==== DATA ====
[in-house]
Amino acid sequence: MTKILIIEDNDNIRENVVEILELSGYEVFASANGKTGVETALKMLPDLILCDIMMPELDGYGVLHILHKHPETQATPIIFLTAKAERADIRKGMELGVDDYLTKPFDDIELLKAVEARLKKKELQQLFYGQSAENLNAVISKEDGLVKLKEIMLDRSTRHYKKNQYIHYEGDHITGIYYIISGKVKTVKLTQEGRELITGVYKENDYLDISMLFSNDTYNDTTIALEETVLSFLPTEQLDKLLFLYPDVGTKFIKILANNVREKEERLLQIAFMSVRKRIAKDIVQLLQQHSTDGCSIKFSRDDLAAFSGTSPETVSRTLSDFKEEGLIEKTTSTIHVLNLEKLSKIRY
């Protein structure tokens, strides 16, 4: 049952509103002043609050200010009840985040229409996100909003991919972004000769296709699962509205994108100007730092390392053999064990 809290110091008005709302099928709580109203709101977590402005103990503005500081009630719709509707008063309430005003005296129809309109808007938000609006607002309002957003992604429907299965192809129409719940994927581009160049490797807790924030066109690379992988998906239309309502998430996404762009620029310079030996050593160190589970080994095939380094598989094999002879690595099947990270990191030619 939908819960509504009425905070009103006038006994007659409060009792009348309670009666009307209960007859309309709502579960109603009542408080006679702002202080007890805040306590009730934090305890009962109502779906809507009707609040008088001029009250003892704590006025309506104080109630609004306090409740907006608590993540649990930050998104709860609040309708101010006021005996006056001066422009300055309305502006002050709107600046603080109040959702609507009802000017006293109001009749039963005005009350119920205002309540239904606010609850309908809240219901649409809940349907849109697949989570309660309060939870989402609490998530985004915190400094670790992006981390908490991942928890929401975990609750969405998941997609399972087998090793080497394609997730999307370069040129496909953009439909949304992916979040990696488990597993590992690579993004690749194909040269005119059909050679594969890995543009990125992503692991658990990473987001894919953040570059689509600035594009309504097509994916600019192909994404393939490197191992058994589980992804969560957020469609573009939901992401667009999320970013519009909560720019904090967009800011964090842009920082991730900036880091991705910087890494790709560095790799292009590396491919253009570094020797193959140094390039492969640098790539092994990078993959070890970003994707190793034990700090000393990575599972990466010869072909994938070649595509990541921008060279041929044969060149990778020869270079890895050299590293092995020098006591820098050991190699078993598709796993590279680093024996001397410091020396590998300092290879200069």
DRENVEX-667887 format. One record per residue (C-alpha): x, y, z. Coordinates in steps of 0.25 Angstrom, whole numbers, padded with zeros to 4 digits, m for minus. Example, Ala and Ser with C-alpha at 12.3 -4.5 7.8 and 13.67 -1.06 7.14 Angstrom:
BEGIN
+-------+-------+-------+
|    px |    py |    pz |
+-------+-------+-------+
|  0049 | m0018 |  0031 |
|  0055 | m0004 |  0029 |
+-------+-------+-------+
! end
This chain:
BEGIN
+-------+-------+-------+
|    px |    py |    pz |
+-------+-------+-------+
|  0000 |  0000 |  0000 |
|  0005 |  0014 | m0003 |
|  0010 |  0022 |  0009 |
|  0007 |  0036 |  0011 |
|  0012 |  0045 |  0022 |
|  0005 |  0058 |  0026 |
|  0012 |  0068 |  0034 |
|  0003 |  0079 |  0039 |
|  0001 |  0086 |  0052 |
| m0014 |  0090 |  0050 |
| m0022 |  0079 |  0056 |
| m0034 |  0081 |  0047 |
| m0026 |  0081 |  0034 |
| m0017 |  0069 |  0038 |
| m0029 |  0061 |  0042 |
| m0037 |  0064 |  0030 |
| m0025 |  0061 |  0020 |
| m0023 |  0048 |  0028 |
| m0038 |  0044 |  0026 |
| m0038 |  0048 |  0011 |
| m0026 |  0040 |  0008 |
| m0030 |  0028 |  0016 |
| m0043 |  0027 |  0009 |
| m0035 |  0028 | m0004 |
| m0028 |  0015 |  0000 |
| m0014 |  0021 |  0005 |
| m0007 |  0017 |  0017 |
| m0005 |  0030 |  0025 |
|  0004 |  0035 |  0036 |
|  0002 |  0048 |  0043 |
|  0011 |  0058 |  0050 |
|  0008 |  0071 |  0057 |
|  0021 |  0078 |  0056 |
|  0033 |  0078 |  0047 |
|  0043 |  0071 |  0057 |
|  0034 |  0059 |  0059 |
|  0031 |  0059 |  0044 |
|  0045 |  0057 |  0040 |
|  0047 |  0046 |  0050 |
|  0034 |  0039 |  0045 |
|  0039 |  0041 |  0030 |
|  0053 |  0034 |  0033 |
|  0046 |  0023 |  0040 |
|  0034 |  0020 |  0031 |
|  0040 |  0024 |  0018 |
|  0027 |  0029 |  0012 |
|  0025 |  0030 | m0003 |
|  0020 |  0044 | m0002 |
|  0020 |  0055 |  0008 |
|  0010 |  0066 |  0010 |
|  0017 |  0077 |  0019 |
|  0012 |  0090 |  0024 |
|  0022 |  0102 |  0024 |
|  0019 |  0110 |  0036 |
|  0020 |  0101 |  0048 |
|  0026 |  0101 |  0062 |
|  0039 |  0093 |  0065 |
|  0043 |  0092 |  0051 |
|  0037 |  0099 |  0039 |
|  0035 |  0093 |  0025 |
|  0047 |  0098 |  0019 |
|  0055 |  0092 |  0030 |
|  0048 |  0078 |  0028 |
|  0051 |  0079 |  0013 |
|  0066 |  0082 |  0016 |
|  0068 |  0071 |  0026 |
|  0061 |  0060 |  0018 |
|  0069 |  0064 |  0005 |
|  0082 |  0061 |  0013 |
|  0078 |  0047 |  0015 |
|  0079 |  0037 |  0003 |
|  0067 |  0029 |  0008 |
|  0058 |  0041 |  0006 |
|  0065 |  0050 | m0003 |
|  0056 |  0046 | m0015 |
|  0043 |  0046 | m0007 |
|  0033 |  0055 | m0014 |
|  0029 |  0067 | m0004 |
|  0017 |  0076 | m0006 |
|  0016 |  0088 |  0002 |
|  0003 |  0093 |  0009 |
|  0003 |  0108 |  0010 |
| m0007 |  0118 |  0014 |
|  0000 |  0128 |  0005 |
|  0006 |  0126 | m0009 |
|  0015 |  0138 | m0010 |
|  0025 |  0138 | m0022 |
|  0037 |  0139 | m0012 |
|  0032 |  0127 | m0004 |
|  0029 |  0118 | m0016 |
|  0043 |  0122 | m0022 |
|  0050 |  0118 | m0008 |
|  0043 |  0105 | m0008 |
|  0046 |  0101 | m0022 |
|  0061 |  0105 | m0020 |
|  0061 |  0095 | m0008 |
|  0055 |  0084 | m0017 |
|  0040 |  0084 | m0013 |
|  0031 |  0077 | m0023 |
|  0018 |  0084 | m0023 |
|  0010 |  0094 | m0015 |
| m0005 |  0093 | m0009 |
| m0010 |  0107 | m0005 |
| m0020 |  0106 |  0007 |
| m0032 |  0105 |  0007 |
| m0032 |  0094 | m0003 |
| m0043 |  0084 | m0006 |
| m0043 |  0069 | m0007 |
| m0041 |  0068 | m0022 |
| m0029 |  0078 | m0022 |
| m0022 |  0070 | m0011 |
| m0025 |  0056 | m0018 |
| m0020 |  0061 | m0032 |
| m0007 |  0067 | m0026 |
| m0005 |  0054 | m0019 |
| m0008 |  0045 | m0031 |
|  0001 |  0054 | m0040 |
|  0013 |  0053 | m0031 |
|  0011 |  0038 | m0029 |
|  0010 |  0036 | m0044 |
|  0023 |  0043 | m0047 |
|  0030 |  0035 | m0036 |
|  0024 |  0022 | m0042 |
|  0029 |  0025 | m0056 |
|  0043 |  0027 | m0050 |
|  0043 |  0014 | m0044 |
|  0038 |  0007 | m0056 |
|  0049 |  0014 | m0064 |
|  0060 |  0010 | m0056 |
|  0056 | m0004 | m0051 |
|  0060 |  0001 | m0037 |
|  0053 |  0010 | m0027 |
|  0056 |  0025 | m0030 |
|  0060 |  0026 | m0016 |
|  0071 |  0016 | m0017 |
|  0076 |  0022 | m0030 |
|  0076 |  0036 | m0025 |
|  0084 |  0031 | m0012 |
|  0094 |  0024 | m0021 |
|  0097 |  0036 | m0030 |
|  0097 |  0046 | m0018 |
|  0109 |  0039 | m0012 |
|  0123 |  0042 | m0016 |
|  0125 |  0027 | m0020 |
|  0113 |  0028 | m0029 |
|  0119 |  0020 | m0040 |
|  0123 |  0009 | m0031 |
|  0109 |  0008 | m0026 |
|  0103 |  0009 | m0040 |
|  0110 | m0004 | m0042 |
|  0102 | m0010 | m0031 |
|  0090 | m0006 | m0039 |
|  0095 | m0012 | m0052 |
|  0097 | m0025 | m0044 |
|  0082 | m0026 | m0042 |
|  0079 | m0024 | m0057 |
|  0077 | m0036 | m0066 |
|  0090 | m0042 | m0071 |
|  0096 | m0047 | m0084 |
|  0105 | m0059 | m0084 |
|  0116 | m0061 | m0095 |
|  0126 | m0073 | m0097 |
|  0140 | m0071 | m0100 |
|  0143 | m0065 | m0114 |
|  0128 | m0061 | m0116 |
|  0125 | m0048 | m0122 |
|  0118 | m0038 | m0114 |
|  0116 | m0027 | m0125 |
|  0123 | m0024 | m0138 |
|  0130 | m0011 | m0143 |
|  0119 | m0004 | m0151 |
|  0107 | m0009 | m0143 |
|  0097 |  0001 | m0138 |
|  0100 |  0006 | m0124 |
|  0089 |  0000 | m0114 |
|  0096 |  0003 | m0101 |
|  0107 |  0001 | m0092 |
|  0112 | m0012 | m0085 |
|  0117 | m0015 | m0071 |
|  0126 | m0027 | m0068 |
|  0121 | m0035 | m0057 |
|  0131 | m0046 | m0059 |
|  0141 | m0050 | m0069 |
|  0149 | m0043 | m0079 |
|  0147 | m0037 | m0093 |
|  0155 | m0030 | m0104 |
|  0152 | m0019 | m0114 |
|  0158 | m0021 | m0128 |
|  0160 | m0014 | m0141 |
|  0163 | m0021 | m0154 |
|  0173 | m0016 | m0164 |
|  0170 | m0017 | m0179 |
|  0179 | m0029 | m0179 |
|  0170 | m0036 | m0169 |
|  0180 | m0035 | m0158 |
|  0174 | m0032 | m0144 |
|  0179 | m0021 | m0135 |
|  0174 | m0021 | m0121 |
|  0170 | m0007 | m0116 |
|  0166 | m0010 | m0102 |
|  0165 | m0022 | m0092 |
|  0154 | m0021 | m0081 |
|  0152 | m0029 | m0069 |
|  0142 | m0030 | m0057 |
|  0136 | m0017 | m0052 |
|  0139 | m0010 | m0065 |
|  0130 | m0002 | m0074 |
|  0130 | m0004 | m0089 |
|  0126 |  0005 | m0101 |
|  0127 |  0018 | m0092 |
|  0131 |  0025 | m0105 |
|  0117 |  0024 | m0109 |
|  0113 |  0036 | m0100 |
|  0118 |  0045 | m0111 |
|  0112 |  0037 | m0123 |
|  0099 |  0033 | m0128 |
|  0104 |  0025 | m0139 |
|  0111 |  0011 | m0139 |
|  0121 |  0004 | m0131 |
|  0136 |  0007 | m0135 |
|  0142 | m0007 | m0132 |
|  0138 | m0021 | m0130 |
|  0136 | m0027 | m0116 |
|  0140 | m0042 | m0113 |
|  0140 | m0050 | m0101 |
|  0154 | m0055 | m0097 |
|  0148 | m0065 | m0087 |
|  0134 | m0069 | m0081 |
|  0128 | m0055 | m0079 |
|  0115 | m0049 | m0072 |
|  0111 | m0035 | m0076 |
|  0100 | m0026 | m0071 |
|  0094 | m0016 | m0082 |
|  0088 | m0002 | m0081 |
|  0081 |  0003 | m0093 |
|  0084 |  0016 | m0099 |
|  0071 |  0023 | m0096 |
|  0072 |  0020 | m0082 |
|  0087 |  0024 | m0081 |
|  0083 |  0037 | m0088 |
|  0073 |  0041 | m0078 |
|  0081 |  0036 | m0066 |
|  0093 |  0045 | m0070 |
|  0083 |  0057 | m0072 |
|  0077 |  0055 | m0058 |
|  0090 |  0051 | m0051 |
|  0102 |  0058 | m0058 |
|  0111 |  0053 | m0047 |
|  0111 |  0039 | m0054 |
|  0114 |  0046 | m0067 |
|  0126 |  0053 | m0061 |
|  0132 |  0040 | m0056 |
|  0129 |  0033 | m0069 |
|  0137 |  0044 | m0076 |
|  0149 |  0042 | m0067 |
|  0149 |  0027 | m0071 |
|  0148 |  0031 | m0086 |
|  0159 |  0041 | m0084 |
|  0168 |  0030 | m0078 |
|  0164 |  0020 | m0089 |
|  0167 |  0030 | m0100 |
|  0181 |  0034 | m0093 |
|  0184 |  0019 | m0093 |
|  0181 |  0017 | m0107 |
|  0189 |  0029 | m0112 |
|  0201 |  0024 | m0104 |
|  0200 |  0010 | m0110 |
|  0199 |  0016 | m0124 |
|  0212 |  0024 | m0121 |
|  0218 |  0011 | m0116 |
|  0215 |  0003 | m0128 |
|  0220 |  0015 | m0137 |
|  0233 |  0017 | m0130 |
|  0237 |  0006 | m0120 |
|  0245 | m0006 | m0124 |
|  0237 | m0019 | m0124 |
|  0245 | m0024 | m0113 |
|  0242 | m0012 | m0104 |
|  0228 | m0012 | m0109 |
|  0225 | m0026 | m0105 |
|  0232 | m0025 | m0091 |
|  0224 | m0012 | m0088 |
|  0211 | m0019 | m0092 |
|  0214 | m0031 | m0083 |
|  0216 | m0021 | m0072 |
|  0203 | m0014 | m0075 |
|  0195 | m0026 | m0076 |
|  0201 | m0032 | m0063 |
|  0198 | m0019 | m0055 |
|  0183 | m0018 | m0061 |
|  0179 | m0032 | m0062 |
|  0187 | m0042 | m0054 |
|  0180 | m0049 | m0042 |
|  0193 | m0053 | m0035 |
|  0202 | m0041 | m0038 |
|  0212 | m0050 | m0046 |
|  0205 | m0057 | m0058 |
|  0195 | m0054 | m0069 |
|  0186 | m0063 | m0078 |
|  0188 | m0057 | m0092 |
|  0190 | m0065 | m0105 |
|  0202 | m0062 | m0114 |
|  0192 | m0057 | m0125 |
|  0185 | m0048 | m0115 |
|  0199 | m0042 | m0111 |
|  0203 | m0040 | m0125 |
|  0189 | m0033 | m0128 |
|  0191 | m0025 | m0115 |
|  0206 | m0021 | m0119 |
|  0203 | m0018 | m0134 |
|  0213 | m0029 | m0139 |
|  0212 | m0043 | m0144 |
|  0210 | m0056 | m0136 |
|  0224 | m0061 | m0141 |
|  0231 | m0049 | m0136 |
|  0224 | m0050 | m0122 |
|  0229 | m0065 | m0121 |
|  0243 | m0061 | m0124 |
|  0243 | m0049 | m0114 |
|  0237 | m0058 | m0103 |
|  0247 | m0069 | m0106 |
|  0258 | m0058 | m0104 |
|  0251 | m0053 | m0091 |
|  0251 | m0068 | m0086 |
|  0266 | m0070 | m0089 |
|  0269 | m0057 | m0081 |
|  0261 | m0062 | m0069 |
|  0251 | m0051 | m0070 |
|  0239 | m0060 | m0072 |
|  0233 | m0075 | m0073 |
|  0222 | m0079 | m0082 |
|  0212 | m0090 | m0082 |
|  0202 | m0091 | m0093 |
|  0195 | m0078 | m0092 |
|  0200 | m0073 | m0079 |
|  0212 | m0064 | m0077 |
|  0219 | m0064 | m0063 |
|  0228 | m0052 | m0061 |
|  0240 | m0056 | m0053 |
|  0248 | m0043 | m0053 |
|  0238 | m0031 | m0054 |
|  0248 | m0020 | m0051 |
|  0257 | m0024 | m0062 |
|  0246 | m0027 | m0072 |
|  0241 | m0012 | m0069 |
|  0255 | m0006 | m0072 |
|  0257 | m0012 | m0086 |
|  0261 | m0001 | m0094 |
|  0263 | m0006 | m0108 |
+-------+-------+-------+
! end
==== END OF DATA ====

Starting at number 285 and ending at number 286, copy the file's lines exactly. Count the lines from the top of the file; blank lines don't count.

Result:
|  0199 |  0016 | m0124 |
|  0212 |  0024 | m0121 |